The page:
New Senate Leadership Looks Favorable to Aggregates Industry

The Senate Environment and Public Works Committee – which has jurisdiction over infrastructure spending and environmental regulations – will have a new chairman and ranking democrat in the new Congress. The committee will be led by the new Chairman John Barrasso (R-Wyo.), and ranking Democrat Tom Carper (D-Del.)

Ashley Amidon, director of government affairs for the National Stone, Sand and Gravel Association (NSSGA), said, “Senate EPW will certainly play an integral role in discussions of President-elect Trump’s proposed $1 trillion infrastructure investment plan, as well as on key regulatory issues such as the onerous Waters of the U.S. (WOTUS) rule. NSSGA is well-positioned with both senators to have a significant impact on the policies coming out of the committee.”

Sen. Barrasso is a champion for overturning the Waters of the United States rule, which causes a permitting nightmare for aggregates producers. He is a tireless advocate against the Environmental Protection Agency and the Army Corps of Engineers. Sen. Carper is very active on surface transportation issues and is a proponent of increasing revenues into the Highway Trust Fund.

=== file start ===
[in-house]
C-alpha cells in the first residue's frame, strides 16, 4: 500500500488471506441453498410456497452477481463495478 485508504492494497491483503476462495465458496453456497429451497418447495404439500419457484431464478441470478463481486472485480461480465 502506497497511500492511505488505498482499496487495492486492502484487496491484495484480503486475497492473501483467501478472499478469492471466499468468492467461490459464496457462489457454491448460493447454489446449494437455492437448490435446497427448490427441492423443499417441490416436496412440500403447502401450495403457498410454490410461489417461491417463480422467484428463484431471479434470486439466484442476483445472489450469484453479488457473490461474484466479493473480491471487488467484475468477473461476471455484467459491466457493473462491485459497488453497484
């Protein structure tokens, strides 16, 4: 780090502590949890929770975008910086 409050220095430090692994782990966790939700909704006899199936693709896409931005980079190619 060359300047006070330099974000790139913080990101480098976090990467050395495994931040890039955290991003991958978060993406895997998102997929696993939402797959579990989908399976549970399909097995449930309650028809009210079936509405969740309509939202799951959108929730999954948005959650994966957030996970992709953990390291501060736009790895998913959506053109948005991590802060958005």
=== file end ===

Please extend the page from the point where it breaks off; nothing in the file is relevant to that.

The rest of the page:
The Senate’s top leadership will be key to passing infrastructure packages and stopping burdensome regulations. Senate Republicans have lost one seat so they will need to work closely with Democrats to reach a 60 vote threshold required for most Senate measures. 

Sen. Mitch McConnell (R-Ky.), will continue as Majority Leader and Sen. Chuck Schumer (D-N.Y.), will take the helm of the Democratic conference as Minority Leader. Another change that affects the aggregates industry is Sen. Patrick Leahy (D-Vt.), replacing retiring Sen. Barbara Mikulski (D-Md.) as Ranking Member of Appropriations, a committee which affects not only transportation, but funding for implementing regulations. Republicans have not announced changes to chairmanships that are in play next Congress; NSSGA will provide updates as the rest of appointments are made.

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